Owen Paterson has divided MPs after an inquiry published last week found he breached Commons lobbying rules.
While some fellow Tories are pushing for him to remain in Parliament, the opposition want him to be suspended for 30 days. All MPs will vote on his potential suspension on Wednesday.
Why is Paterson in the news?
The Commons Standards Committee has recommended Paterson should be suspended for an “egregious” breach of the parliamentary rules.
The MPs’ watchdog claims Paterson used his role as an MP to assist two companies which paid him more than £100,000 a year as a consultant.
If backed in the parliamentary vote on Wednesday, the 30-day suspension would automatically trigger a recall petition. This could lead to a by-election if a tenth of his constituents signed it, meaning Paterson’s seat may be up for grabs.
The Tory MP has rejected the inquiry altogether and claimed it was not conducted fairly.
He also alleged that he abided by the rules of Parliament during his supposed lobbying because he was just pointing out defects in safety regulations to other ministers, but his criticisms of the investigation were rejected by the committee.
Why is his personal life involved?
Patterson claims the investigation process from the watchdog was a “major contributory factor” into his wife Rose’s death in 2020. She died by suicide.
Yet the cross-party committee said it took the circumstances of his wife’s death into account.
Who is supporting him?
Fellow Tory Andrea Leadsom is leading the charge to overturn the suspension.
She and Paterson’s other supporters wants to set up a new committee to change the process for investigating MPs.
They intend to establish a permanent panel led by someone outside of Parliament which allows MPs to bring their own witnesses.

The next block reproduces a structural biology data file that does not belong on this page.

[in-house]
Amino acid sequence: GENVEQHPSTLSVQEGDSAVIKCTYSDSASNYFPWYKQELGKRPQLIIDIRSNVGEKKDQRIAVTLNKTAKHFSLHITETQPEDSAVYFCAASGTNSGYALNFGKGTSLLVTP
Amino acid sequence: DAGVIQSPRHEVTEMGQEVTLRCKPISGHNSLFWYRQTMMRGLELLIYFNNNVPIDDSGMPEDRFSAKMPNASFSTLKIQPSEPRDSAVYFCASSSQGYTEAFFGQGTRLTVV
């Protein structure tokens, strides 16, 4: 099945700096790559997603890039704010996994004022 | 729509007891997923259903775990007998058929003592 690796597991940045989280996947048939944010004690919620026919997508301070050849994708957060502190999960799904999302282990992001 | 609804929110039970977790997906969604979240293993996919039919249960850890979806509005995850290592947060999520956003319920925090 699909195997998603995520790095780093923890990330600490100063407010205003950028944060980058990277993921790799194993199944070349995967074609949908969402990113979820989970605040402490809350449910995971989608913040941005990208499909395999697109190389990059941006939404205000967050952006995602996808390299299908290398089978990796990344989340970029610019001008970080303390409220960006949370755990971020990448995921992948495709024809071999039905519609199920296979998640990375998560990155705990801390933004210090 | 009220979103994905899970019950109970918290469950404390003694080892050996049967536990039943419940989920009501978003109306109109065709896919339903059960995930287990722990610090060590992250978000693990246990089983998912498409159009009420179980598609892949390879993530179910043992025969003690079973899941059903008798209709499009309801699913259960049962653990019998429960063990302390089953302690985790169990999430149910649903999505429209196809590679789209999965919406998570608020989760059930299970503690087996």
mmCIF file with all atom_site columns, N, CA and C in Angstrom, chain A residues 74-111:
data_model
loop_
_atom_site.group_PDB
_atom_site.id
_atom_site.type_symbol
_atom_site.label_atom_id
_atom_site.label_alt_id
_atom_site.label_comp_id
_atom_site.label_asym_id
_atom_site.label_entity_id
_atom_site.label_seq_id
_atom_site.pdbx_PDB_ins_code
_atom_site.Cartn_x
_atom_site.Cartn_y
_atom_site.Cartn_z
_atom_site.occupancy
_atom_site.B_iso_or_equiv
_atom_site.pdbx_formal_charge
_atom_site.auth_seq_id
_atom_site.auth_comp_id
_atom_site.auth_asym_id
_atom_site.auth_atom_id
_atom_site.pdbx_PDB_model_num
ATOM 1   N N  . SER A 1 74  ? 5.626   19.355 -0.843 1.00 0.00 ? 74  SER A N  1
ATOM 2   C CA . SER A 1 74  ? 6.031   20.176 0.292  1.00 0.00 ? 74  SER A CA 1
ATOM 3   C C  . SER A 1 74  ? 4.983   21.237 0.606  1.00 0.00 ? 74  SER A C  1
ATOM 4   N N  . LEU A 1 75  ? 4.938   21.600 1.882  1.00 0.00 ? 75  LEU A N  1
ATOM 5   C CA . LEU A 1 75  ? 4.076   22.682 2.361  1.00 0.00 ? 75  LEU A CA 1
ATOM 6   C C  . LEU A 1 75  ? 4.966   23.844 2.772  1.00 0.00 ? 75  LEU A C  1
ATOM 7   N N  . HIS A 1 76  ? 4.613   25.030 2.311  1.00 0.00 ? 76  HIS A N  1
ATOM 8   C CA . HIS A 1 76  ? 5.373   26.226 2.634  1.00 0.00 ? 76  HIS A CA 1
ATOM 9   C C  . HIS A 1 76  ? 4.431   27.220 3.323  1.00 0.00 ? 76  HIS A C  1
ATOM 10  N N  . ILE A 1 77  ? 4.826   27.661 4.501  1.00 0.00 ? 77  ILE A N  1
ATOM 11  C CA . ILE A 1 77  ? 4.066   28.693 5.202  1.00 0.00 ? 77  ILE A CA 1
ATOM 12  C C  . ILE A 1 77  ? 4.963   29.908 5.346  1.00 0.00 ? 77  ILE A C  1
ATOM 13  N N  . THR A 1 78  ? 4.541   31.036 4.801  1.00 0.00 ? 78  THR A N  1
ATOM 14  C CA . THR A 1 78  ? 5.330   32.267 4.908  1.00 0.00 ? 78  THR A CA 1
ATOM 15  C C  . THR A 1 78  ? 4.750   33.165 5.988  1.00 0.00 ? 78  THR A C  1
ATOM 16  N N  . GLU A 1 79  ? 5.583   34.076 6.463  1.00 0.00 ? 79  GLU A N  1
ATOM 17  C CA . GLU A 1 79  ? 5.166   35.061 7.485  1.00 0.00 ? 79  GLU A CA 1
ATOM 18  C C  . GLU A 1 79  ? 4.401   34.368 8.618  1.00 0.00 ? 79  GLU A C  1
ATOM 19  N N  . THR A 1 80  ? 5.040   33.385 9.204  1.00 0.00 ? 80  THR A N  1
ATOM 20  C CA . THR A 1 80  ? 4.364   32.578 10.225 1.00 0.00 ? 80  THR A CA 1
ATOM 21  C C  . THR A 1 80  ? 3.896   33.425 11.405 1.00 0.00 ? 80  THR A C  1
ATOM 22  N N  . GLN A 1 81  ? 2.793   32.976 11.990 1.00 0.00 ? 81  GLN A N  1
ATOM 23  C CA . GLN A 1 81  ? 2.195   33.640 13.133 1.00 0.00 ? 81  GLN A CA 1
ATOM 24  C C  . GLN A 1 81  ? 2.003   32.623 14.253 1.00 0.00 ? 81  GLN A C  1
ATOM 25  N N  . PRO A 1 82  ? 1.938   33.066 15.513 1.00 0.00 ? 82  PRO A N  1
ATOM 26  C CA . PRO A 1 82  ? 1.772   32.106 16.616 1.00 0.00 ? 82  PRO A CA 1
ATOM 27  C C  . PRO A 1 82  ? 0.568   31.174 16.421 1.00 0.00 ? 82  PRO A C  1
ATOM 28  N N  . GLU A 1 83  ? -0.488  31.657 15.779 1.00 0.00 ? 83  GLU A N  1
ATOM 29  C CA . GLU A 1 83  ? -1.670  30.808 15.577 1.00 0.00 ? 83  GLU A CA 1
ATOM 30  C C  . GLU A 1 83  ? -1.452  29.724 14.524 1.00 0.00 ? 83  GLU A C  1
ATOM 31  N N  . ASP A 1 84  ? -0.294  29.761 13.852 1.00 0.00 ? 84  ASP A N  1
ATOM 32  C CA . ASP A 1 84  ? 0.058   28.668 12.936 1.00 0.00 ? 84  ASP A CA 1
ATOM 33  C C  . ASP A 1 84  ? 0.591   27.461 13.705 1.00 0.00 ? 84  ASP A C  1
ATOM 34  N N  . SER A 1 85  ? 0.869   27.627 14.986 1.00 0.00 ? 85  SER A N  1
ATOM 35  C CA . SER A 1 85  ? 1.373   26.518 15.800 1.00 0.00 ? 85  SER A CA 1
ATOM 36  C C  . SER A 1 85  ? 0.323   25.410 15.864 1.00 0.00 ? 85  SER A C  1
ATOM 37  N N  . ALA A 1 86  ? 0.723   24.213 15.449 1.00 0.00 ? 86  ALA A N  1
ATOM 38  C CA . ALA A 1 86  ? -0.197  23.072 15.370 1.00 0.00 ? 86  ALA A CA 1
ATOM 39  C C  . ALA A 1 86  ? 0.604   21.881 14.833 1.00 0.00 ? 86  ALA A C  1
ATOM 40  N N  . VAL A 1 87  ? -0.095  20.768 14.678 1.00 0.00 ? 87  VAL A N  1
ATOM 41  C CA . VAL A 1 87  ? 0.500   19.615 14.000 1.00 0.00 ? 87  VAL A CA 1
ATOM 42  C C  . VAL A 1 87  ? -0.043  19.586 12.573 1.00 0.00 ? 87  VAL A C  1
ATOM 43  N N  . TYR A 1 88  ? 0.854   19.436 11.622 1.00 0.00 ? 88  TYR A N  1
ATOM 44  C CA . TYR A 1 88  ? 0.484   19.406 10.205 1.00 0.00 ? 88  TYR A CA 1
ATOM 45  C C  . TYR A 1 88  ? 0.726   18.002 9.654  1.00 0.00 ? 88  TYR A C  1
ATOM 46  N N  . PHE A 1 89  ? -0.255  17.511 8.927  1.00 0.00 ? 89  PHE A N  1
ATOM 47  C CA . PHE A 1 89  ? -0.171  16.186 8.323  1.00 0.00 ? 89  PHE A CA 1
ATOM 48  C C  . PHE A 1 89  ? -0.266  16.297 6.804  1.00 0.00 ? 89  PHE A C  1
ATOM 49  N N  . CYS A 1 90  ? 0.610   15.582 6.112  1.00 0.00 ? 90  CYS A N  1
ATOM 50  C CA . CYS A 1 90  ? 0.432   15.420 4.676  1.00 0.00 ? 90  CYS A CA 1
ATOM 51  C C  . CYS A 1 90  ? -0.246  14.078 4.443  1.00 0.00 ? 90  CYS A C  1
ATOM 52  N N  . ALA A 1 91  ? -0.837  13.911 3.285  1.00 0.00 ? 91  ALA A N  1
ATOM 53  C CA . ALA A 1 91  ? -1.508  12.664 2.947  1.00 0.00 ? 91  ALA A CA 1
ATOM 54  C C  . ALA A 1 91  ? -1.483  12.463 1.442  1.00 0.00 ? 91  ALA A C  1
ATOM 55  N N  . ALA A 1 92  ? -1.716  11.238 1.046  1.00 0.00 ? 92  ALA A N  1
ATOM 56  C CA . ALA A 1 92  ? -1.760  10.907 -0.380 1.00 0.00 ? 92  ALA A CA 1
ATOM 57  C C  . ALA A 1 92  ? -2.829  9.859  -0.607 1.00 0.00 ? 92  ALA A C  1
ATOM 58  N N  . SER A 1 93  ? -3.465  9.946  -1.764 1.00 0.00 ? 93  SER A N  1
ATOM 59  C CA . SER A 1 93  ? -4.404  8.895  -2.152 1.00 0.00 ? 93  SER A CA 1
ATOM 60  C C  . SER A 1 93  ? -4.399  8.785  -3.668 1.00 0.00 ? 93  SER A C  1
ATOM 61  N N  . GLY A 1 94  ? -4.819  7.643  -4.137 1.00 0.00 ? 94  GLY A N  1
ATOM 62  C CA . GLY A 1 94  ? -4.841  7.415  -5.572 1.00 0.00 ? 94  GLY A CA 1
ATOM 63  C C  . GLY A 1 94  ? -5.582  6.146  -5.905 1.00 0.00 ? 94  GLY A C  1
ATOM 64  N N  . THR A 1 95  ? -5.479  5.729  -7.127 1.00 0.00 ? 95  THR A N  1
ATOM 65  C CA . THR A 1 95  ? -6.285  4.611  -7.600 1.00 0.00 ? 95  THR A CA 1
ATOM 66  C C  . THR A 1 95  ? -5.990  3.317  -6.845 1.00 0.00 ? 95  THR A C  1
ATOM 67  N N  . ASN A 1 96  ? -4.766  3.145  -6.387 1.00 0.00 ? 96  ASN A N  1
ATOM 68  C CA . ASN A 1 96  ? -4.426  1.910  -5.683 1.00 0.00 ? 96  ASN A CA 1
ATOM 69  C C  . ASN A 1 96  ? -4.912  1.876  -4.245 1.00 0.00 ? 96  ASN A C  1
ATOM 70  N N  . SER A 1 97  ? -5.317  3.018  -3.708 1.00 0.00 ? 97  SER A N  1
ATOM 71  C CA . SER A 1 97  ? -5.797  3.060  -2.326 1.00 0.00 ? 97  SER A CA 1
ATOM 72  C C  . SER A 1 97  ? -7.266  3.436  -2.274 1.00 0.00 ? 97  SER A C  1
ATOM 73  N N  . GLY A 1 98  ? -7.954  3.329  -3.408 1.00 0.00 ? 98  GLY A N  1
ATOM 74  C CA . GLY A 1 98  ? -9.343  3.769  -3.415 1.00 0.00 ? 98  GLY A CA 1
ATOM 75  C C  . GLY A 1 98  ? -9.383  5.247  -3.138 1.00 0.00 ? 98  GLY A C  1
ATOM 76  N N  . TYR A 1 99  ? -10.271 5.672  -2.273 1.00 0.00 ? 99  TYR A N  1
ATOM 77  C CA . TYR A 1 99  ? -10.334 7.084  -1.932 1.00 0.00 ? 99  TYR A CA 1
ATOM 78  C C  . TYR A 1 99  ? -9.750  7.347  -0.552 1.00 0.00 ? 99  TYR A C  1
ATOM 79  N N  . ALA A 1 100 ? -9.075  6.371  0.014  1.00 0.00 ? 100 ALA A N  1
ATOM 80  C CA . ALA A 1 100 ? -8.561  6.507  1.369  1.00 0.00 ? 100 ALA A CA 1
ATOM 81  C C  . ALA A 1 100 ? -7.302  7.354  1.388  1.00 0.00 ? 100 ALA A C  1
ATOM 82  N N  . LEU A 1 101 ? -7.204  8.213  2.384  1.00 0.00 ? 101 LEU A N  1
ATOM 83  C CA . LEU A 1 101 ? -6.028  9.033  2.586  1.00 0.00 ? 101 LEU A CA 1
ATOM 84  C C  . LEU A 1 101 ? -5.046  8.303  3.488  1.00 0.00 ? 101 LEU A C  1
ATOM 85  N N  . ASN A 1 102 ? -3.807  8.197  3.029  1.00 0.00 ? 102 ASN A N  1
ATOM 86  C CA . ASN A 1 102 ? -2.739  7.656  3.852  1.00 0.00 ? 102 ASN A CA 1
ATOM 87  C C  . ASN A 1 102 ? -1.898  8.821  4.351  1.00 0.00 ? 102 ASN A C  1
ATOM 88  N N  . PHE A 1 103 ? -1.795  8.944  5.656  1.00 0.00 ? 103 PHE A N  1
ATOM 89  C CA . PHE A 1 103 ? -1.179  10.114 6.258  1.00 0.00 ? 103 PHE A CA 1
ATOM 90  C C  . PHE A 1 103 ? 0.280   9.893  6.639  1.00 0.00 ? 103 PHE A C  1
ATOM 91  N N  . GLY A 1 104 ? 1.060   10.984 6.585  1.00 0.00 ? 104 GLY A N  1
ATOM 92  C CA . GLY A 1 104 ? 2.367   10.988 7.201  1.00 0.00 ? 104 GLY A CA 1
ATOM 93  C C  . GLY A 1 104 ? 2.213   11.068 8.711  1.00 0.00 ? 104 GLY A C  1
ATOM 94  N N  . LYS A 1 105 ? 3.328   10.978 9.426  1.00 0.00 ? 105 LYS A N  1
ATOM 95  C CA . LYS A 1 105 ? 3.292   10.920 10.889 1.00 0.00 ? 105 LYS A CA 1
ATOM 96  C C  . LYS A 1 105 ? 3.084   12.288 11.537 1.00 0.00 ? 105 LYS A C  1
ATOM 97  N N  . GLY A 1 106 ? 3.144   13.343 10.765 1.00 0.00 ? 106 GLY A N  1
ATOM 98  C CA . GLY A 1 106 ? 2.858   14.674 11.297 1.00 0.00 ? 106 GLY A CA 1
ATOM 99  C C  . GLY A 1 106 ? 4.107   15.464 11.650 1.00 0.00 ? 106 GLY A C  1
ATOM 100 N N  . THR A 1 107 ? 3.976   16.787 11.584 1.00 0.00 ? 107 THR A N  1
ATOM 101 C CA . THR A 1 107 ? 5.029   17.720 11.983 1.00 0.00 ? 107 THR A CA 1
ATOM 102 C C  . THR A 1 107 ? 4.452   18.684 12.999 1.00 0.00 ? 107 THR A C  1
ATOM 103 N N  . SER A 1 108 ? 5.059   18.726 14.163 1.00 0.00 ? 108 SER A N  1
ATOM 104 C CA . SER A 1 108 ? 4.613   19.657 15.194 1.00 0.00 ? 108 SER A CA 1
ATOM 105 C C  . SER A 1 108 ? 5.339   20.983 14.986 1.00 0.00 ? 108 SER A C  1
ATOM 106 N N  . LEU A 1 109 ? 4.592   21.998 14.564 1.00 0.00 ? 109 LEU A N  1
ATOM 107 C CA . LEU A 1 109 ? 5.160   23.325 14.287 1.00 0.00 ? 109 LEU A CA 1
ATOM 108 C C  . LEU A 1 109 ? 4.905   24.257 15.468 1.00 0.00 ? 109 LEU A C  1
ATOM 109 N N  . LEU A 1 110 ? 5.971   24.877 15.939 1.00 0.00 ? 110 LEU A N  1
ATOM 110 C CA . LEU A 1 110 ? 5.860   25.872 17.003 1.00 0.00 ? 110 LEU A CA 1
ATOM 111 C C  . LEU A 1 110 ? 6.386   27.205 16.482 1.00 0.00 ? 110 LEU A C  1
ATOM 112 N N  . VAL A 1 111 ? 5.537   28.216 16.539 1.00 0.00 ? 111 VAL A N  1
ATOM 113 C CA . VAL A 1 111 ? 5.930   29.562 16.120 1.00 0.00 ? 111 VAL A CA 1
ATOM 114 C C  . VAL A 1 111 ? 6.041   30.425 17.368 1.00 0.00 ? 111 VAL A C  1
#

This amendment to the MPs’ watchdog will be voted on in the Commons today – and some other Tories have already announced that they will be backing it.
I plan to vote for amendment (a) today.
17 witnesses were denied a voice and one person was Judge and Jury.
Guilty or not, the process is just plain wrong.
Justice has to be seen to be done.
For once, John Bercow and I agree on that.
(And he appointed the Commissioner!) https://t.co/K9gpwEI3lI
— Michael Fabricant 🇬🇧 (@Mike_Fabricant) November 3, 2021
Why is this becoming a controversy?
Labour’s Jess Philips said the Tories’ attempts to remove the suspension show there was “not a scrap of morality or principle” among the party’s backbenchers.
Other Labour MPs say the plan to save Paterson is a return to “90s sleaze culture”.
Changing the MPs’ watchdog has also been described as an “attempt to kill the system of standards in public life”.
Even Tory Sir Bernard Jenkin, who is backing the amendment, told BBC Radio 4′s Today programme that the timing of this change to the watchdog “looks terrible”.
What we’re seeing today is an attempt to kill the system of standards in public life. Nothing less.
— Ian Dunt (@IanDunt) November 3, 2021
What is Paterson known for in Parliament?
Paterson was first elected as a Tory MP for North Shropshire back in 1997. As of the most recent 2019 general election, he had a majority of almost 23,000 votes over his local opponents.
Paterson was in the shadow cabinet with a variety of roles, but he became a more prominent figure once the coalition government was formed in 2010 and he was appointed as Northern Ireland secretary. He went on to become the environment, food and rural affairs secretary in 2012, resigning in 2014.
He also backed the Vote Leave campaign in the run-up to the 2016 EU referendum and is a member of pro-Brexit European Research Group.
Paterson’s other controversies
He was the first cabinet member to publicly voice his opposition to the same sex marriage bill, defying the-then prime minister and the leader of his party David Cameron back in 2012.
He has been considered a climate change sceptic as well, once describing wind turbines as “ridiculous” and supporting fracking. He later raised eyebrows by listing the benefits to climate change, including fewer deaths caused by cold winters, at a previous Tory conference.
He also cut funding for adapting to climate change by 40% during his time as environment secretary.